Go to AfricaBib home

Go to AfricaBib home AfricaBib Go to database home

bibliographic database
Line
Previous page New search

The free AfricaBib App for Android is available here

Periodical article Periodical article Leiden University catalogue Leiden University catalogue WorldCat catalogue WorldCat
Title:Peasants, Businessmen, and Moral Economy in the Chiwesha Reserve, Colonial Zimbabwe, 1930-1968
Authors:Bessant, LeslieISNI
Muringai, ElvisISNI
Year:1993
Periodical:Journal of Southern African Studies
Volume:19
Issue:4
Period:December
Pages:551-592
Language:English
Geographic terms:Zimbabwe
Great Britain
Subjects:norms
social change
colonialism
communal lands
Economics and Trade
Peoples of Africa (Ethnic Groups)
History and Exploration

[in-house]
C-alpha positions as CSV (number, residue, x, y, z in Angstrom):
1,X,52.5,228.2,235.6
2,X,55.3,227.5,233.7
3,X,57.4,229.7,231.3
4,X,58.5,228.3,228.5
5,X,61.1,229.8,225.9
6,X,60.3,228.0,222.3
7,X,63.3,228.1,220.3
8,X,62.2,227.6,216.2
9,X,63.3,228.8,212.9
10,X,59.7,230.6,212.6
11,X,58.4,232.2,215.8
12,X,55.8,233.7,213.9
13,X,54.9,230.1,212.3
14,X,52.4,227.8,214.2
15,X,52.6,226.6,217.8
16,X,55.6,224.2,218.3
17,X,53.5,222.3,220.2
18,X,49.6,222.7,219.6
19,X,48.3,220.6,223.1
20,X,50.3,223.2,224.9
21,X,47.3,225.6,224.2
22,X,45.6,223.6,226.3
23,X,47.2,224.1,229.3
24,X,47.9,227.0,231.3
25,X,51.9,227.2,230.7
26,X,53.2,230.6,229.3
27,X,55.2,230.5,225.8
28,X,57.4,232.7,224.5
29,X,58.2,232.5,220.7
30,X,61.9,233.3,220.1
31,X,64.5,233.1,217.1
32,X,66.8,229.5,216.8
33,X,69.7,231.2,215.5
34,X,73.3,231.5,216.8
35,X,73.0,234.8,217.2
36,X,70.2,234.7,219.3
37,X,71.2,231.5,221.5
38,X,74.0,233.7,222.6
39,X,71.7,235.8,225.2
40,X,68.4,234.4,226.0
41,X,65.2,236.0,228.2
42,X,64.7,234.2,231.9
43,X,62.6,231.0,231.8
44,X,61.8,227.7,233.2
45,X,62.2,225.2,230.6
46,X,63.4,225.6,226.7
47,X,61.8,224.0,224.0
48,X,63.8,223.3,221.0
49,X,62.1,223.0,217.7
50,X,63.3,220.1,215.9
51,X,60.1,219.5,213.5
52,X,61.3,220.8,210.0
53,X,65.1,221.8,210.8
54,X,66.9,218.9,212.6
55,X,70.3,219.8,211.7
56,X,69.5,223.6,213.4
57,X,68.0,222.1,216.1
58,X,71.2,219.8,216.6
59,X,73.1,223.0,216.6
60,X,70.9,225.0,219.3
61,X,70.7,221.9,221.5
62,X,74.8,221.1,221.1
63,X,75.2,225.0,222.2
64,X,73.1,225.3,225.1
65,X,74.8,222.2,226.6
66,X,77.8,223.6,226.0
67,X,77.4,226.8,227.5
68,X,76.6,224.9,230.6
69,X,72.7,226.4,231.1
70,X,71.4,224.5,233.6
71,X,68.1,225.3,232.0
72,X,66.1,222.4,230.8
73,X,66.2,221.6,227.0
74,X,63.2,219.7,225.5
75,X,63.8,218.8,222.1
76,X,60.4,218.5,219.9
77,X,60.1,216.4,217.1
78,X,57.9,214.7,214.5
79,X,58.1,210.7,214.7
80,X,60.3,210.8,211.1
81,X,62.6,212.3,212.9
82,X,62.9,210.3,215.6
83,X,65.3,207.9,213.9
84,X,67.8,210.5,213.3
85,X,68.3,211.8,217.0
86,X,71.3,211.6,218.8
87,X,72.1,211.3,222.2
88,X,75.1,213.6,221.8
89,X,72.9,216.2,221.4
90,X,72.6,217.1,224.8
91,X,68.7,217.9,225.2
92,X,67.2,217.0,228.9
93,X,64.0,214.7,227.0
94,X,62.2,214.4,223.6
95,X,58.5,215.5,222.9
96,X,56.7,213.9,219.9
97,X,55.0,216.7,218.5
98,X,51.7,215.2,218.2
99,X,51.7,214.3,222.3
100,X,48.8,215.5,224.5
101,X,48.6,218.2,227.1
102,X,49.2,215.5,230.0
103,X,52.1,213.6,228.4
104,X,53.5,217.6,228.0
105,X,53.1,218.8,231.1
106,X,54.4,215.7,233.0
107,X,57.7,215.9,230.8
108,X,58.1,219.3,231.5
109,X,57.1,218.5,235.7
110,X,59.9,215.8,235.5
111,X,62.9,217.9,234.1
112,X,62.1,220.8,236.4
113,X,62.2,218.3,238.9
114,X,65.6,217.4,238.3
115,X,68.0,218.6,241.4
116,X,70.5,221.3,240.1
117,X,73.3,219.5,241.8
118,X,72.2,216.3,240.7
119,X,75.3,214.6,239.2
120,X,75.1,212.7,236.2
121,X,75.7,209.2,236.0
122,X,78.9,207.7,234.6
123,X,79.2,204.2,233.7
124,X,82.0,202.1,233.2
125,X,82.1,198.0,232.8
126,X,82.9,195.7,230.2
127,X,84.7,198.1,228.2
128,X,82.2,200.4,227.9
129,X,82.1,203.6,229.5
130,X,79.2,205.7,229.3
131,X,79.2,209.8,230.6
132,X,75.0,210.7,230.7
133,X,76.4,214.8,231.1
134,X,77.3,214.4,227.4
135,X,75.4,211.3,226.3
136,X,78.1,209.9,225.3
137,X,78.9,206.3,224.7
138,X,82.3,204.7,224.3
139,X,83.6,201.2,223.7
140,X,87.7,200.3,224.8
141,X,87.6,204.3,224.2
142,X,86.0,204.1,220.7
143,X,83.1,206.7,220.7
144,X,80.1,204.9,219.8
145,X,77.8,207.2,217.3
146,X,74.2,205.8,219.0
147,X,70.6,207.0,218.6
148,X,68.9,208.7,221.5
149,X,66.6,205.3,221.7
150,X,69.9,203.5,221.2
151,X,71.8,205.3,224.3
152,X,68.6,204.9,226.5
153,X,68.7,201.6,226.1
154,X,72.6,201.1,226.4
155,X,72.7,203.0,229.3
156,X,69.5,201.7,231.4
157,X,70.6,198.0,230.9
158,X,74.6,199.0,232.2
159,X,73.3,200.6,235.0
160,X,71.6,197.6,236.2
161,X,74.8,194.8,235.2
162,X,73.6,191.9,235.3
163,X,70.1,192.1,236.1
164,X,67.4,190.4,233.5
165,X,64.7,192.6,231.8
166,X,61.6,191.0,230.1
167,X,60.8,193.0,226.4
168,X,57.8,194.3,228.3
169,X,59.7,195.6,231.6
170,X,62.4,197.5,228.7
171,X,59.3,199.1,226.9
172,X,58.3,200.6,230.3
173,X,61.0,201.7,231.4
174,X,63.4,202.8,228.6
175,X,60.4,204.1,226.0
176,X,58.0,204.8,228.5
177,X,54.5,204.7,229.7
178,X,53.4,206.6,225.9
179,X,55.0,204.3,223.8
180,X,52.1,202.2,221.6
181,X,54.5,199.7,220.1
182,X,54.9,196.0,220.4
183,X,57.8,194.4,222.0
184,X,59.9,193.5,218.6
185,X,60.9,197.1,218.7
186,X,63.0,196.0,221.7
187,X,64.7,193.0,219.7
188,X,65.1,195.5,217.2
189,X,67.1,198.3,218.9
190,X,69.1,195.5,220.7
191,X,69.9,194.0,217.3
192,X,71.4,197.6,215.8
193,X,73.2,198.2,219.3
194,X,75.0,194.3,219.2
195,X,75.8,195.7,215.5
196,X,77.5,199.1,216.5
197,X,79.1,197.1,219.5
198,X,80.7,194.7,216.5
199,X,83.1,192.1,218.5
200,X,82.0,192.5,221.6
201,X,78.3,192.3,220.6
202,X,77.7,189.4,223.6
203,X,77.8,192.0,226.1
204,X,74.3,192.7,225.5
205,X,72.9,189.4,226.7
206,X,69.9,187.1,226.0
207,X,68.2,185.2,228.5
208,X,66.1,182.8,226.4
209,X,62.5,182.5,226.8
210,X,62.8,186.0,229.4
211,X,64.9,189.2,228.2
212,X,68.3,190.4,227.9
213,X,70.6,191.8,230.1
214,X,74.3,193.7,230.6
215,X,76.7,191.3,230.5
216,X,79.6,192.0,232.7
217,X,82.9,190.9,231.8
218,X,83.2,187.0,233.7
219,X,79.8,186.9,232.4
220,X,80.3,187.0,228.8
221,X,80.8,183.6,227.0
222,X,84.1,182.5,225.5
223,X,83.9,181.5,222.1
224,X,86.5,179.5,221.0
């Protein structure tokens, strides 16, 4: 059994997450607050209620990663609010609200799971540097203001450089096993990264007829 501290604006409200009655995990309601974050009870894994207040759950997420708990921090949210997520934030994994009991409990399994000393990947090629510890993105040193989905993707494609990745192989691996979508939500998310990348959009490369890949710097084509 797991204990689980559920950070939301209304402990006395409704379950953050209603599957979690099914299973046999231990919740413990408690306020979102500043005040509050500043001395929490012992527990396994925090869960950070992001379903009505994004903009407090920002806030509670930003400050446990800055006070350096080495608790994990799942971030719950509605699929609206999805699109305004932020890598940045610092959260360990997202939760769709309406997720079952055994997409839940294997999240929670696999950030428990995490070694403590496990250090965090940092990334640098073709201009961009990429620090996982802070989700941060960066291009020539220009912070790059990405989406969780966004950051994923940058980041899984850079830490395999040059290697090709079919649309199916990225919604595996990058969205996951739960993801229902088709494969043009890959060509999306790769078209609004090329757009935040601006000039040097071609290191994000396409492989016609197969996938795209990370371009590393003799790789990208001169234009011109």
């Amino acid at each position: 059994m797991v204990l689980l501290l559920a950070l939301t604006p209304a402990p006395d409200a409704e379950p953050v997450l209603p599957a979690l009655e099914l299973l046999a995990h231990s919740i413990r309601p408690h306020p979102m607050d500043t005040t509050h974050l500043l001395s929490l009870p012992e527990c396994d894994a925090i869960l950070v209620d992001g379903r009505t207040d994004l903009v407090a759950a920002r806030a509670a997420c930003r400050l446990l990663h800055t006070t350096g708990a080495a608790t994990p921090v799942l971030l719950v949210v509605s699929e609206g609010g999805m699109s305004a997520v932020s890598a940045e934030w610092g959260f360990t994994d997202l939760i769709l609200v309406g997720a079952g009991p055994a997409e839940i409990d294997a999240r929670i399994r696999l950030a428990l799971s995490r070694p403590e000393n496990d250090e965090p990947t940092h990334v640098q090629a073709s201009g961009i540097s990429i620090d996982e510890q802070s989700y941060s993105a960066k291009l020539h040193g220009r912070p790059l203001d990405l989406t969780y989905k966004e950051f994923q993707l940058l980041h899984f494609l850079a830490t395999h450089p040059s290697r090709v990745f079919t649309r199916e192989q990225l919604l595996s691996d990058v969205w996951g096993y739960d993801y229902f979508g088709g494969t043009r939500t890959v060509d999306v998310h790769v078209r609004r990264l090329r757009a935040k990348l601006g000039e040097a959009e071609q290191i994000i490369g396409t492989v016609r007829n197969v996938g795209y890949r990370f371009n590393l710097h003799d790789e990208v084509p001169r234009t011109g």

Agriculture, Natural Resources and the Environment
External link:https://www.jstor.org/stable/2636989
Abstract:This paper investigates how families in the Chiweshe Reserve in colonial Zimbabwe (Southern Rhodesia) expanded and transformed their discourse on 'moral economy' to try to accommodate the material changes - such as ox-drawn ploughs and luxuries like bread and sugar - that came with colonialism. Through their discourse they worked at understanding the 'proper' relationships between rich and poor, among families, and within villages. The paper traces changes and disruptions in this discourse by exploring the decline of communal work parties ('nhimbe' or 'hoka' in Chizesuru); the rise of local African businessmen; and the replacement of 'traditional' places for discourse such as chiefs' courts and work parties by a colonial creation, the Chiweshe Reserve Council. By 1968, the discourse had been so disrupted that Chiweshe families could no longer agree upon how to apply ideas about neighbourly obligation to themselves. Their discourse on moral economy was driving them apart, rather than bringing them together. Notes, ref., sum.
Views
Cover